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An audit of diabetes self-management education programs in South Africa

Loveness Dube, Stephan Van den Broucke, William Dhoore, Kerry Kalweit, Marie Housiaux
  • Loveness Dube
    Psychological Sciences Research Institute, Université Catholique de Louvain, Louvain-la-Neuve, Belgium | loveness.dube@uclouvain.be
  • Stephan Van den Broucke
    Psychological Sciences Research Institute, Université Catholique de Louvain, Louvain-la-Neuve, Belgium
  • William Dhoore
    Institute of Health and Society, Université Catholique de Louvain, Brussels, Belgium
  • Kerry Kalweit
    School of Health Systems and Public Health, University of Pretoria, South Africa
  • Marie Housiaux
    Psychological Sciences Research Institute, Université Catholique de Louvain, Louvain-la-Neuve, Belgium

Abstract

Background: Diabetes is a significant contributor to the burden of disease worldwide. Since its treatment requires extensive self-care, self-management education is widely recommended, particularly in resource limited settings. This study aimed to review the current state of policies and implementation of diabetes self-management education (DSME) in South Africa, with a specific focus on cultural appropriateness.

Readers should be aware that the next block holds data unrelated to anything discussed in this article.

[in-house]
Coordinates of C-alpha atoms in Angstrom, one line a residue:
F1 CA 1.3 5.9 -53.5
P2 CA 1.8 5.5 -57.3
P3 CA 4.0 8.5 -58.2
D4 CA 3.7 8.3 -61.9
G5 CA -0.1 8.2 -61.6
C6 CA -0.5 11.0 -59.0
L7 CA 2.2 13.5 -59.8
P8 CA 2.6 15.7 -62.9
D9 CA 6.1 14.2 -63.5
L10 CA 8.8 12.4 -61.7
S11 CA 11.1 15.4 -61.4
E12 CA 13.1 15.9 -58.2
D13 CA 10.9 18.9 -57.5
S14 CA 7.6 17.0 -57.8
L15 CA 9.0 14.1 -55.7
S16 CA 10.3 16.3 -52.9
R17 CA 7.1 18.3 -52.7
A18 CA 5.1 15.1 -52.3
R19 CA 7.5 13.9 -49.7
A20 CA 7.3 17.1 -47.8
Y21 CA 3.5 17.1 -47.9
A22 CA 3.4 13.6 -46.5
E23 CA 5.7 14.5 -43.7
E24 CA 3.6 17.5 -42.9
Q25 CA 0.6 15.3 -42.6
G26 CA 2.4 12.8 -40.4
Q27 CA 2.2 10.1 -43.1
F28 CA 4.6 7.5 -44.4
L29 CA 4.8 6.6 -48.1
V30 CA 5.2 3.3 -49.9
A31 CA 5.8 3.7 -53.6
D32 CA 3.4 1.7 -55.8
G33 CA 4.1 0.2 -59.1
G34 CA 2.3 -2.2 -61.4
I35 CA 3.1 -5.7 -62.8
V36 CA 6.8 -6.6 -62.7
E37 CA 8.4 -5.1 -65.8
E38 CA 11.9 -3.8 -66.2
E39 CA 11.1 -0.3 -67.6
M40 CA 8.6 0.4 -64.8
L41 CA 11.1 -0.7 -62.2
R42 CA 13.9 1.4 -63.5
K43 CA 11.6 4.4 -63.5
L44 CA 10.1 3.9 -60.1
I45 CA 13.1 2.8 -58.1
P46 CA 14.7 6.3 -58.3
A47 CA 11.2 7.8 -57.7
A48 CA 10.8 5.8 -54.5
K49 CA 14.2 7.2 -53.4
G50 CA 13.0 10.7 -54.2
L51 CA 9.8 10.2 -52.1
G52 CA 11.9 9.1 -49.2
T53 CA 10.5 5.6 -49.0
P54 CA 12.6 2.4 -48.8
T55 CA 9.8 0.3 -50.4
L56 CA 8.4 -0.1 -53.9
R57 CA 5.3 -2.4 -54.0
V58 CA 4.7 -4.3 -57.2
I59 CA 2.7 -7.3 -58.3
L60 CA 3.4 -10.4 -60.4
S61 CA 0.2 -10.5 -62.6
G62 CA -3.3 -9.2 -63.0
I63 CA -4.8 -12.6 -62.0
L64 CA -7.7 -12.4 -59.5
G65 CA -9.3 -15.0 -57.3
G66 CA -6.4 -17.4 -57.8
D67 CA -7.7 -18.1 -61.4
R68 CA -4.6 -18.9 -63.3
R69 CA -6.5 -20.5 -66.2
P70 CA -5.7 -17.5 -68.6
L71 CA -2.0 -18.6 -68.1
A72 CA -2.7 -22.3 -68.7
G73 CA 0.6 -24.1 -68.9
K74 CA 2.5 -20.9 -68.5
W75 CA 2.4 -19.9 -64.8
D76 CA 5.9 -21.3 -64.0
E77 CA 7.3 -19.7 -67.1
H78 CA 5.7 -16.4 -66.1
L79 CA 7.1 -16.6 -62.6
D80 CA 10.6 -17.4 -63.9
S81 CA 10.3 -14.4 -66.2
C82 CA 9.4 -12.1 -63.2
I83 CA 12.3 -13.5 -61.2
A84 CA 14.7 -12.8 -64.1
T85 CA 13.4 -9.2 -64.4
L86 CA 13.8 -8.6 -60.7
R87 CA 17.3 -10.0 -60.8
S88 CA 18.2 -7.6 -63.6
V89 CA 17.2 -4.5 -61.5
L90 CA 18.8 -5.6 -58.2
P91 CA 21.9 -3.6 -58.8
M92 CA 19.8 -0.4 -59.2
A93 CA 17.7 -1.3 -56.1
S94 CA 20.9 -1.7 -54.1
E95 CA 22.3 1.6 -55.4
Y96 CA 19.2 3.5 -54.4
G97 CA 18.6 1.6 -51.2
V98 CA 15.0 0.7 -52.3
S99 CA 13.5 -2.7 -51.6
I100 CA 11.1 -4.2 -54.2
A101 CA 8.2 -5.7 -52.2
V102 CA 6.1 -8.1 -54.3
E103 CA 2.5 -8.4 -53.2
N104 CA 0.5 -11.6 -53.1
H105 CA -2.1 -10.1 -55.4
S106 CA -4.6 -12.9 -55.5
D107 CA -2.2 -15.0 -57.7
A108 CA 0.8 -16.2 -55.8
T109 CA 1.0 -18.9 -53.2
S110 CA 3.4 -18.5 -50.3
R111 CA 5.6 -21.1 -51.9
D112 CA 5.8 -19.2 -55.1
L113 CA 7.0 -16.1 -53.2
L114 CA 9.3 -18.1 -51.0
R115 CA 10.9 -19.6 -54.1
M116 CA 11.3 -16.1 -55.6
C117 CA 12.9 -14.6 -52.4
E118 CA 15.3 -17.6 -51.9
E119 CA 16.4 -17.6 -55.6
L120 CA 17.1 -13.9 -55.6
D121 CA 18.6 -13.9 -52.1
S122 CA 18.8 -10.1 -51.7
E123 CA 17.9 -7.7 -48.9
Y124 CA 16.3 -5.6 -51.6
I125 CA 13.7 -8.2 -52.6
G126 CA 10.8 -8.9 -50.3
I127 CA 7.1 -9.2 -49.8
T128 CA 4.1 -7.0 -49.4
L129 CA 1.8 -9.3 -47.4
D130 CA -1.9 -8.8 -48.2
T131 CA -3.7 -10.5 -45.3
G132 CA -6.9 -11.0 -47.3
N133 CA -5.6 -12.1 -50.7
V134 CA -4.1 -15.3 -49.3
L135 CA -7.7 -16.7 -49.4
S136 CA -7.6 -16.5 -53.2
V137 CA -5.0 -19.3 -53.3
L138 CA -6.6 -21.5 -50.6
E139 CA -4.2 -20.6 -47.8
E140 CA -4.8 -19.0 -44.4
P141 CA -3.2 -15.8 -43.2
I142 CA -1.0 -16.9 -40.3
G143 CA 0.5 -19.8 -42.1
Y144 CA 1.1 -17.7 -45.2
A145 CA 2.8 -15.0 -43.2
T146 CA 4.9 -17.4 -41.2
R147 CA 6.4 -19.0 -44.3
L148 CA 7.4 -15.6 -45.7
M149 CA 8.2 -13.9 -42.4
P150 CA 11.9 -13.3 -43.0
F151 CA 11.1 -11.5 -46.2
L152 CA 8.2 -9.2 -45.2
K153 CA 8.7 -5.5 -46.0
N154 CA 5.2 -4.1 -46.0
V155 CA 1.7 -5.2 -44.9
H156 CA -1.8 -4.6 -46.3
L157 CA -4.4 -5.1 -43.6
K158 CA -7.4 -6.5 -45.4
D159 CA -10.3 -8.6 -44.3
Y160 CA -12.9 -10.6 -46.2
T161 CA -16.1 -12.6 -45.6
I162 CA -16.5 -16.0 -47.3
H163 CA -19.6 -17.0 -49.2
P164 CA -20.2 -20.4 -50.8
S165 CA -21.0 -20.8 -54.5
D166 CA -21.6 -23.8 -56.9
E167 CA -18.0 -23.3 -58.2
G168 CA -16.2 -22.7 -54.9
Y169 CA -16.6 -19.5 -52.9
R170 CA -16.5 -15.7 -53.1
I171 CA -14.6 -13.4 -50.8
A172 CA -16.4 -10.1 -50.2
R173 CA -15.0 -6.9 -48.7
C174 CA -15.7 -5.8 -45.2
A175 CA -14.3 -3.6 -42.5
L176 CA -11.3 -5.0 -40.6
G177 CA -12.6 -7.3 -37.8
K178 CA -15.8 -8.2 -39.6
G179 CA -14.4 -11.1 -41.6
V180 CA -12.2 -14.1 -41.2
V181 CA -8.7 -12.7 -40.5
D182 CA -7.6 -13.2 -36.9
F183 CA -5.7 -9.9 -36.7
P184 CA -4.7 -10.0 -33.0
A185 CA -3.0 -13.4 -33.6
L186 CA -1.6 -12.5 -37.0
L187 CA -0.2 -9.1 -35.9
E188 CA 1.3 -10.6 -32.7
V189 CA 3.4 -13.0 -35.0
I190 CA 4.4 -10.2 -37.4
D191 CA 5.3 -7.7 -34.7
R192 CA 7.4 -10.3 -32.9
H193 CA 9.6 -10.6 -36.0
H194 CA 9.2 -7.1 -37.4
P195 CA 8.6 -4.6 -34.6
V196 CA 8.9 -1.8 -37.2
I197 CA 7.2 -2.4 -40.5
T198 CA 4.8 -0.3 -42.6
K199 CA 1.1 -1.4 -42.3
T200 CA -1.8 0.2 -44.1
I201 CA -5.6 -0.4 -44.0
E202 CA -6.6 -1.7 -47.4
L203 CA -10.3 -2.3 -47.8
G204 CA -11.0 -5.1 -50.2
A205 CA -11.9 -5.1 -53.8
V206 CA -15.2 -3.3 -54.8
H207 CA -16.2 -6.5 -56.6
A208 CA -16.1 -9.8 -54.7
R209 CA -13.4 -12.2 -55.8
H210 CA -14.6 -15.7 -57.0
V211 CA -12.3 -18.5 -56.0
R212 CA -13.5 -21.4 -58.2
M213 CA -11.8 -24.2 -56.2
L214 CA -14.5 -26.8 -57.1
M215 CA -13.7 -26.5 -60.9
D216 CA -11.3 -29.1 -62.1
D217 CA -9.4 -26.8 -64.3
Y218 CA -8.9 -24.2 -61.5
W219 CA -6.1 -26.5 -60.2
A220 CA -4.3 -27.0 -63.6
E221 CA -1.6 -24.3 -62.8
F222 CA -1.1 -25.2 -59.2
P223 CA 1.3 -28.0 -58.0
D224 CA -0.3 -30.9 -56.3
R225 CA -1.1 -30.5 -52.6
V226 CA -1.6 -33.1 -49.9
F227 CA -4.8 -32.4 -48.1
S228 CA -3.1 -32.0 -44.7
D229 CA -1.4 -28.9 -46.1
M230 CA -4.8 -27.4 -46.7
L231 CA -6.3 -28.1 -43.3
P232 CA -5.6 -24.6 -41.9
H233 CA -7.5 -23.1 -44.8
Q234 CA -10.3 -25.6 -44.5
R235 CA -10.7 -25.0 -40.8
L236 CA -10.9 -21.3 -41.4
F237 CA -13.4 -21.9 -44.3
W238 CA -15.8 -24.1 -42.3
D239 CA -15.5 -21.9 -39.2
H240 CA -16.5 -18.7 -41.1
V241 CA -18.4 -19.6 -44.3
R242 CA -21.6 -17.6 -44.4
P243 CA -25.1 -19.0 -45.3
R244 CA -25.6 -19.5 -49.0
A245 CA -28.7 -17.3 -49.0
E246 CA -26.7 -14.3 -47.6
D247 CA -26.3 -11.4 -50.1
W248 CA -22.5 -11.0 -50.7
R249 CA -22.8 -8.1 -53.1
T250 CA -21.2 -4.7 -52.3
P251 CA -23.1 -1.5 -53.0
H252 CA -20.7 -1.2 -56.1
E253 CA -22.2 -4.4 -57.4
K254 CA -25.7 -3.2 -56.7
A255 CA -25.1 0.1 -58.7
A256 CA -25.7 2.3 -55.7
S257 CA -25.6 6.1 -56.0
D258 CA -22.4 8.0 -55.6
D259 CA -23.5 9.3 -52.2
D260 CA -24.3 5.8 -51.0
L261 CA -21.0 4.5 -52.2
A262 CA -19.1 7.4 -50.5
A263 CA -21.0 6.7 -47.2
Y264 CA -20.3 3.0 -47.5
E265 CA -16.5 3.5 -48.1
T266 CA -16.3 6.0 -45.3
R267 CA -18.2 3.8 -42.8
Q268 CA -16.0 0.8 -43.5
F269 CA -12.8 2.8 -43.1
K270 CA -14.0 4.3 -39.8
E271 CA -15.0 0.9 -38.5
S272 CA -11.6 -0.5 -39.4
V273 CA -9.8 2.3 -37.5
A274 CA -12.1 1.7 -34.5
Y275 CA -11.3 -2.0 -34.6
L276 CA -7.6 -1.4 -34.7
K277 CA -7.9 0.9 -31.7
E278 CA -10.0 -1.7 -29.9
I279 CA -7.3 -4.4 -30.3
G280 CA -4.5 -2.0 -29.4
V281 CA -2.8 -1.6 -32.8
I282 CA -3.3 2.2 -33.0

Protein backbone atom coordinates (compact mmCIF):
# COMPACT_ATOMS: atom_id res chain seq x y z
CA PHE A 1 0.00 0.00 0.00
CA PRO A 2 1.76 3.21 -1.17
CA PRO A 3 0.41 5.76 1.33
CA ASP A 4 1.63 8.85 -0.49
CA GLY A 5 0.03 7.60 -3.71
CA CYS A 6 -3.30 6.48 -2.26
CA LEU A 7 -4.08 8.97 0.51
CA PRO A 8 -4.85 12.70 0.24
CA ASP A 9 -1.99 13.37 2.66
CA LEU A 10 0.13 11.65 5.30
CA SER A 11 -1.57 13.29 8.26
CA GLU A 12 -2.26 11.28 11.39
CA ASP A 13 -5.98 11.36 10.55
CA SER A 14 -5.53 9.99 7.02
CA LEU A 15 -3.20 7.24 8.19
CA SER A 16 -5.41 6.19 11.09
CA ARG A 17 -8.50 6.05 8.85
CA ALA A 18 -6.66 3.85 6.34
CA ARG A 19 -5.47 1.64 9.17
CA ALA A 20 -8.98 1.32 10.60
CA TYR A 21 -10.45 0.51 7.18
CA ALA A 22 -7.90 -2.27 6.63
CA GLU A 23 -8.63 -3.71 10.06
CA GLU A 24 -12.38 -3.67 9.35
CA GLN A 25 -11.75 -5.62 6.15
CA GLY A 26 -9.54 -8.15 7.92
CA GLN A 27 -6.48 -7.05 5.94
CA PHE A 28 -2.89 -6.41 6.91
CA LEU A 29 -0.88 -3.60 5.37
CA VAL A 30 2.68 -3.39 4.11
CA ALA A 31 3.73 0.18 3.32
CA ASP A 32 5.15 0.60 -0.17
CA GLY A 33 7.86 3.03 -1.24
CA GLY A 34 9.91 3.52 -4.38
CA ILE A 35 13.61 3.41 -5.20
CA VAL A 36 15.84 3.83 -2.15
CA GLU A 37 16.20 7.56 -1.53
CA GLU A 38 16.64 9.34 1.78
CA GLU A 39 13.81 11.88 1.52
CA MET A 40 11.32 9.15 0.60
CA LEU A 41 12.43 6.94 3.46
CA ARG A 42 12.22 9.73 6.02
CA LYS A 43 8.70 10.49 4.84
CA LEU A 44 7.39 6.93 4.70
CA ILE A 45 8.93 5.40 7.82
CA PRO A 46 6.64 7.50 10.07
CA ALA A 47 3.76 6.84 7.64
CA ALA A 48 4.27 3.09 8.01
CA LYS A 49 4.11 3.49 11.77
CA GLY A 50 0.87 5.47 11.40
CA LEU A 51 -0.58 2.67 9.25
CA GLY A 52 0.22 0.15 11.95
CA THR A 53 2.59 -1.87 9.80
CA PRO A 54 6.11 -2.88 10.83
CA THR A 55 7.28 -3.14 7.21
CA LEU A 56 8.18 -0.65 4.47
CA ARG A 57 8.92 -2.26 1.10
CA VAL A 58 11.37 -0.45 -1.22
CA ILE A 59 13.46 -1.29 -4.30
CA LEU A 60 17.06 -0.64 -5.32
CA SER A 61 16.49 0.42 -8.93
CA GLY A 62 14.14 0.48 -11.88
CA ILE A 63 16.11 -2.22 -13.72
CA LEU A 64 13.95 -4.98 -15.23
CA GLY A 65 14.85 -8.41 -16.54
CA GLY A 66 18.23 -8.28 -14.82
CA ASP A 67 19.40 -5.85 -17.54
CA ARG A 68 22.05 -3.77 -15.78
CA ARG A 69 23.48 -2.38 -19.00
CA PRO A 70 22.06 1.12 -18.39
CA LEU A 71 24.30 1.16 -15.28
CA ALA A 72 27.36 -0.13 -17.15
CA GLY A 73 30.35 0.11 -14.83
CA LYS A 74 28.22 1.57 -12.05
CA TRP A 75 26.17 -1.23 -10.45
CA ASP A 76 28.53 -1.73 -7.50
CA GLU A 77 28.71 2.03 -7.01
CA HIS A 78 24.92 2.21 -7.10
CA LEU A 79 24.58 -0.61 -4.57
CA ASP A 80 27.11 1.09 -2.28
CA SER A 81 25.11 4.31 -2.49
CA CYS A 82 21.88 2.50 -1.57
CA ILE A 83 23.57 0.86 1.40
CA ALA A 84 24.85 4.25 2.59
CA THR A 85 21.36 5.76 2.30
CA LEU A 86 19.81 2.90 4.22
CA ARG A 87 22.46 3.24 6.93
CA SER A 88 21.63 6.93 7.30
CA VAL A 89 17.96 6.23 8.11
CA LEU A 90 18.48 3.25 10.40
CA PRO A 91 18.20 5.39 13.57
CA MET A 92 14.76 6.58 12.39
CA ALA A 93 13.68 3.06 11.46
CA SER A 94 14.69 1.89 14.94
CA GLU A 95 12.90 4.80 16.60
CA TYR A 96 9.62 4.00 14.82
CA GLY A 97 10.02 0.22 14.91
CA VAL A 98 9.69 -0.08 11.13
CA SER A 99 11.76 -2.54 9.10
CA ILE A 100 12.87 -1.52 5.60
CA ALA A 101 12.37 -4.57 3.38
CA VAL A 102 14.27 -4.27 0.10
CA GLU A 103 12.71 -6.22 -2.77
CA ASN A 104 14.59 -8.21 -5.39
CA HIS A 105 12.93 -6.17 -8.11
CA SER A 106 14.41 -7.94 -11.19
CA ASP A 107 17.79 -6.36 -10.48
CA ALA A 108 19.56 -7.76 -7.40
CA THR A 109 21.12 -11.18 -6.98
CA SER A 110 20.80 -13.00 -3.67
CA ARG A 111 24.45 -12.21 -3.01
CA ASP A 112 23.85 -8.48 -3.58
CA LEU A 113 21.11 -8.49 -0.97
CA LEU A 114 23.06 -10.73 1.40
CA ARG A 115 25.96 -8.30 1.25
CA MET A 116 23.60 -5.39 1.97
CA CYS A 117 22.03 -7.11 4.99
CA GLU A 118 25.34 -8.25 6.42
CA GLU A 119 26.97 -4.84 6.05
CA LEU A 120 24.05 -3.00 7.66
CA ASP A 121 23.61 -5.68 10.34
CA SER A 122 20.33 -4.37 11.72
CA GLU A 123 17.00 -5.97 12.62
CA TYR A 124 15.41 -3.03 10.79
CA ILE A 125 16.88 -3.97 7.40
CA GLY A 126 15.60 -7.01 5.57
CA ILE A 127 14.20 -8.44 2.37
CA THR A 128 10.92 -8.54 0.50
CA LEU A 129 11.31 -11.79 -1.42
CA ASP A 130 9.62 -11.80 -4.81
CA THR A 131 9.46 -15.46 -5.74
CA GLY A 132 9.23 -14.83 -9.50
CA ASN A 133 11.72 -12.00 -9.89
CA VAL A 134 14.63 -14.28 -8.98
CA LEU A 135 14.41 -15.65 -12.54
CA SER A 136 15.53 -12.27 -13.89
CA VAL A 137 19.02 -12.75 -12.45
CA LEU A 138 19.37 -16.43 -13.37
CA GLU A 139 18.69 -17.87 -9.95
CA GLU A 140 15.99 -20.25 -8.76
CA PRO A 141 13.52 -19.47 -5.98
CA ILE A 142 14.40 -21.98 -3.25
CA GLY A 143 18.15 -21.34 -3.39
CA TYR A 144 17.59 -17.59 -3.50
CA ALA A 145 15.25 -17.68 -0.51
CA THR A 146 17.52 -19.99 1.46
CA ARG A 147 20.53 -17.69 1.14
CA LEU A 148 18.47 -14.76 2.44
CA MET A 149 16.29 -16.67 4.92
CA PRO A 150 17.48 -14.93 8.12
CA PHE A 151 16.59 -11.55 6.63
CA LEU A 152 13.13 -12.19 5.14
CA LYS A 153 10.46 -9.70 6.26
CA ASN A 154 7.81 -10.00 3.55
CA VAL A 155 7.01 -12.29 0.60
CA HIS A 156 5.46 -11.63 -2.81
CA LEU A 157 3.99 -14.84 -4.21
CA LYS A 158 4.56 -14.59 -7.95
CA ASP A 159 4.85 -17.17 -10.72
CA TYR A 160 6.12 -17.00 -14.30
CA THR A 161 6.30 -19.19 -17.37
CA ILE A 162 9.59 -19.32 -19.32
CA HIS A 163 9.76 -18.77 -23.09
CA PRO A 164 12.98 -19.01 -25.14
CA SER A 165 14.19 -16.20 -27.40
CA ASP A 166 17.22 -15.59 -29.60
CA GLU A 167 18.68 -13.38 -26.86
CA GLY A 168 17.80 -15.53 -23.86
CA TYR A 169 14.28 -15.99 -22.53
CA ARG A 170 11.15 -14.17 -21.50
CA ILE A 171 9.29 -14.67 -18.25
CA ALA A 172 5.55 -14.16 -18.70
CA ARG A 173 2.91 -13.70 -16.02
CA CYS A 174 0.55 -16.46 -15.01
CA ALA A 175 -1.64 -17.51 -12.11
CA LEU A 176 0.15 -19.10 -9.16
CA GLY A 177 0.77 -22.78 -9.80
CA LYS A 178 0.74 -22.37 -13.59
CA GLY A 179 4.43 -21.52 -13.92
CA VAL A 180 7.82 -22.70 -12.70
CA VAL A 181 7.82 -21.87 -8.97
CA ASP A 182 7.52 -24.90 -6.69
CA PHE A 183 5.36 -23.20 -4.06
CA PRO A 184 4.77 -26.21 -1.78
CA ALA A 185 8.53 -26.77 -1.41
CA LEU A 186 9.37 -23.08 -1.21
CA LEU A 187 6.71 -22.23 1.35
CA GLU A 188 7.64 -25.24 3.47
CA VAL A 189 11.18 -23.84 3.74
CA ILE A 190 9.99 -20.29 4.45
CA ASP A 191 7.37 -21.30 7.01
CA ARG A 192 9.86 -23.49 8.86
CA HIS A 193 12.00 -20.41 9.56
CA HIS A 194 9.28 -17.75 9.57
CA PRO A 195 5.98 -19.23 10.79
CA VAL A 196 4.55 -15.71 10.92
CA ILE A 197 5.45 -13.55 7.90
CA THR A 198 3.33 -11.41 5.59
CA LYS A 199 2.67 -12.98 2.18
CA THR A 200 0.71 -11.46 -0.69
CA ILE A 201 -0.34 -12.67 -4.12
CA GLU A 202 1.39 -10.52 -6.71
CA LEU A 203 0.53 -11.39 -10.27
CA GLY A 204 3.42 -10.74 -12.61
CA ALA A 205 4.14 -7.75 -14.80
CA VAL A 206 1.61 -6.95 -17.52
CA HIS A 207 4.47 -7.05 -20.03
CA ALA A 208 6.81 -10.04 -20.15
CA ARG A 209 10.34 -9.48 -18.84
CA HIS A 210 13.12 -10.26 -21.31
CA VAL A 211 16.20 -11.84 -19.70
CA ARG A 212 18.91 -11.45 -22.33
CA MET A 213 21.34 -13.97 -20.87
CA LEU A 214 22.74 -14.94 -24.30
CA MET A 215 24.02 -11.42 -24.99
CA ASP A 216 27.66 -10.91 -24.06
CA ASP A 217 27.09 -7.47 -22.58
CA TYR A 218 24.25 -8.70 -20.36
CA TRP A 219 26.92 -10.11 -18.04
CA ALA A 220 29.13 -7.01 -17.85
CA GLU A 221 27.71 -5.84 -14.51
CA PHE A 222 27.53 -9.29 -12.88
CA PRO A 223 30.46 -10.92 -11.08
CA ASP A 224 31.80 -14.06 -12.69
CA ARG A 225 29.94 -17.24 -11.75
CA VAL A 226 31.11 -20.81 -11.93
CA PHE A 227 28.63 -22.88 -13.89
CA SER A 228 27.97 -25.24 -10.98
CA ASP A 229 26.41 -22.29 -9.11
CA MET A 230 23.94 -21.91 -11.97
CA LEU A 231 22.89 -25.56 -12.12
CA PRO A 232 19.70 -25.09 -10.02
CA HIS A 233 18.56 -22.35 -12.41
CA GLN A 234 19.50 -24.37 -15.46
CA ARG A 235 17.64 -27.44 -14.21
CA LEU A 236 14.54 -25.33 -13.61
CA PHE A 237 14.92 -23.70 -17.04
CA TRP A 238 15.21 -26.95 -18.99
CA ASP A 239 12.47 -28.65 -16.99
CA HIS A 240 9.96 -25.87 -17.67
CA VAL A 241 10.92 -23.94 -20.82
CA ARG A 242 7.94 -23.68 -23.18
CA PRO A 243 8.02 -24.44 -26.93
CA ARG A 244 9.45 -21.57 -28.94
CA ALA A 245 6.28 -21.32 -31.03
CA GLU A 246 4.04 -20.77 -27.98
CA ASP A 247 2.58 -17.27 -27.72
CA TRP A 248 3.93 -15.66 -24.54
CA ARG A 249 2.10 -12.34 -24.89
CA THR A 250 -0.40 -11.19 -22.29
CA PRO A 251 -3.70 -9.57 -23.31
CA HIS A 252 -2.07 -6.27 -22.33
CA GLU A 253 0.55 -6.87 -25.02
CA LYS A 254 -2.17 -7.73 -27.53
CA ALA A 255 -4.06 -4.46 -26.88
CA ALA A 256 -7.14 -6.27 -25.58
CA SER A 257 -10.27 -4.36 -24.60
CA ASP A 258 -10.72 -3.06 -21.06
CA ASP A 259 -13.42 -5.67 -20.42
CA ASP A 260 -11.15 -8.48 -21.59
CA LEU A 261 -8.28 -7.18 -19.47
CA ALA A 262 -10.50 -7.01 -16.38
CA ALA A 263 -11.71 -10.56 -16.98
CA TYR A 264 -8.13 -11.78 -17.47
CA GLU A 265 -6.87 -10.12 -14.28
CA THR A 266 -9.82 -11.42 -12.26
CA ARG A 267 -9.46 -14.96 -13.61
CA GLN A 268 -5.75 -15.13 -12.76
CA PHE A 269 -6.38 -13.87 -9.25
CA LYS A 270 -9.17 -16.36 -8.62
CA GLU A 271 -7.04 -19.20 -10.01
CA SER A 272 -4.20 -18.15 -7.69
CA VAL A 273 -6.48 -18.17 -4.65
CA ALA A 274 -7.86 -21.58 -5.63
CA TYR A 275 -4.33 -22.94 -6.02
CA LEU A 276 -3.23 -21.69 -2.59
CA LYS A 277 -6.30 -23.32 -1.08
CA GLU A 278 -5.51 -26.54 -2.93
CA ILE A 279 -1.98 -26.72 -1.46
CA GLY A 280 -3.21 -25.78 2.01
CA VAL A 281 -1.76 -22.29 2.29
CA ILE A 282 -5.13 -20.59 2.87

Design and Methods
: The audit involved a review of policy documents and semi-structured questionnaires with providers and experts in public and private health services. Forty-four respondents were interviewed. Documents were analysed with reference to the International Standards for Diabetes Education from the International Diabetes Federation. Data were entered and analysed in excel to give a description of the DSME programs and ad hoc interventions.
Results: Three guidelines for Type 2 diabetes and two for chronic diseases were retrieved, but none were specifically dedicated to DSME. Five structured programs and 22 ad-hoc interventions were identified. DSME is mostly provided by doctors, nurses and dieticians and not consistently linked to other initiatives such as support groups. Health education materials are mainly in English with limited availability.
Conclusions: DSME in South Africa is limited in scope, content and consistency, especially in the public services. A National curricula and materials for diabetes education need to be developed and adapted to the socio-economic context, culture and literacy levels of the target populations. It is recommended that DSME would be addressed in national policies and guidelines to guide the development and implementation of standardised programs.

Keywords

Diabetes; self-management education; programs; audit; South Africa

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Submitted: 2015-06-02 09:24:28
Published: 2015-11-17 10:05:10
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Copyright (c) 2015 Loveness Dube, Stephan Van den Broucke, William Dhoore, Kerry Kalweit, Marie Housiaux

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